The most important point to remember in all of this is that the ICC is defined by a central paradox: it is both strong and weak. It is strong in the sense that the Prosecutor may prosecute literally anyone suspected of an international crime, even if that person hails from a non-member state. True, the ICC can only prosecute if a country is unwilling or unable to do so. It is a court of last resort that complements domestic legal systems.

But no domestic action is proceeding, the Prosecutor alone makes the decision of which suspects to indict (of course, the ICC’s judges determine whether she has sufficient evidence). She alone, for instance, may prosecute Dick Cheney or other senior American officials for war crimes, such as the alleged torture and mistreatment of prisoners in Afghanistan. Because Afghanistan is a member, the ICC has territorial jurisdiction over U.S. actions during the Afghanistan war. This strength is what fuels American (and Israeli) opposition to the ICC: the fear of a prosecutor gone rogue.

But the ICC is simultaneously weak, even fragile. It has no police force of its own. It cannot arrest suspects, gather evidence, or enforce its own judgments without at least some state cooperation. This lack of cooperation has led to the collapse of prosecutions against Sudanese President Omar al-Bashir for the Darfur genocide and against Kenyan President Uhuru Kenyatta for the 2007 election violence. In al-Bashir’s case, the Prosecutor could not even persuade other member states or the UN Security Council to arrest al-Bashir. In the Kenyatta case, the government of Kenya refused to provide evidence and frequently intimidated witnesses. Without sufficient evidence, she suspended both investigations. Even in the Court’s other prosecutions, all based in Africa, the Prosecutor receives only selective cooperation: governments appear willing to turn over evidence against political opponents but frequently not themselves.

Palestine is unlikely to see results from an ICC prosecution for many years, if ever.

But this is not to say that it has nothing to gain. Palestine’s membership in the ICC likely has political motivations designed to extract concessions from Israel. If the threat of the ICC action spurs Israeli investigations of its own alleged misconduct, that alone could be a success from the Palestinian perspective. If a similar threat slows settlement activity or deters future Israeli military operations, these too could be successes.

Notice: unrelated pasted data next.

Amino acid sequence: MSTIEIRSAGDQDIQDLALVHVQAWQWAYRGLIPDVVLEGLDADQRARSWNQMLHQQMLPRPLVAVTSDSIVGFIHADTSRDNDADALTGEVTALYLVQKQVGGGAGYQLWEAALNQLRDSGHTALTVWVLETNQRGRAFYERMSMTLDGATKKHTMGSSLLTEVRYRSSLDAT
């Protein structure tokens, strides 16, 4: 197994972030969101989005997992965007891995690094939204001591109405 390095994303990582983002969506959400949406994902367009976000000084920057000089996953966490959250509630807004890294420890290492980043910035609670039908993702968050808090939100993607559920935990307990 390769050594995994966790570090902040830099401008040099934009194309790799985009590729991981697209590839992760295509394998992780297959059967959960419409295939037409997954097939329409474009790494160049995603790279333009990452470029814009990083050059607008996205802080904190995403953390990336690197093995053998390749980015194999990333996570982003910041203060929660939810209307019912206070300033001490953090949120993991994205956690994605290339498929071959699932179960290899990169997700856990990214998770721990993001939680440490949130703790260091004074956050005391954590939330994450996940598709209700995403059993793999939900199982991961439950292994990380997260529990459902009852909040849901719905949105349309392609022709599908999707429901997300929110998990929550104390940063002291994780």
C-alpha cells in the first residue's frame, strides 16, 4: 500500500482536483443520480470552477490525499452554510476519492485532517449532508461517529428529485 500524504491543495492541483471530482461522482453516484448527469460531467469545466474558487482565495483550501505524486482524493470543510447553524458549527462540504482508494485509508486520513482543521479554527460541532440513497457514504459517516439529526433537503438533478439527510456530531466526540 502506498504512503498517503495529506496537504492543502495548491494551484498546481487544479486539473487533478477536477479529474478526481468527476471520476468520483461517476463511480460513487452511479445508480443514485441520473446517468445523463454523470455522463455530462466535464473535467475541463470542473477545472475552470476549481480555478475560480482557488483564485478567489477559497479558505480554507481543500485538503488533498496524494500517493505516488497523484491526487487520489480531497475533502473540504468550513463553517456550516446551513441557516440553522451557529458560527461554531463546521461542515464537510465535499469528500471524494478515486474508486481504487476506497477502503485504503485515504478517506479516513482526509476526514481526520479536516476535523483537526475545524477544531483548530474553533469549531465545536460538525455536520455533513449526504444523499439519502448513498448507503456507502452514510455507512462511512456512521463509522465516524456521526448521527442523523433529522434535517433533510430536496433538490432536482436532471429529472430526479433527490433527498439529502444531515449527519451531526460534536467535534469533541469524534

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Finally, Palestinian membership may be part of a domestic political chess game between Hamas, which controls Gaza, and Fatah, the ruling party in the West Bank. Fatah, the party of Palestinian President Mahmoud Abbas, made the ICC referral, but Hamas was primarily responsible for the alleged Palestinian war crimes. Although Fatah would be loathe to admit it publicly, an ICC investigation into the Palestinian situation could be an effort by Fatah to strengthen its position against Hamas.

The risks of prosecution to Israeli and Palestinian leadership are still low at this point. Palestine has not yet made a formal referral of the case; no official investigations are underway; and the ICC has not gathered any evidence. However, the risks to the ICC as an institution are already high. While investigating Palestine would help the ICC avoid allegations that it targets politically “easy” cases in Africa, becoming an instrument in the Israeli-Palestinian conflict could affect the ICC’s legitimacy. Given her cautious nature, we can expect the Prosecutor to proceed slowly. Any potential prosecutions are many years away, and that’s only if the parties cooperate. And that seems like the least likely scenario of all.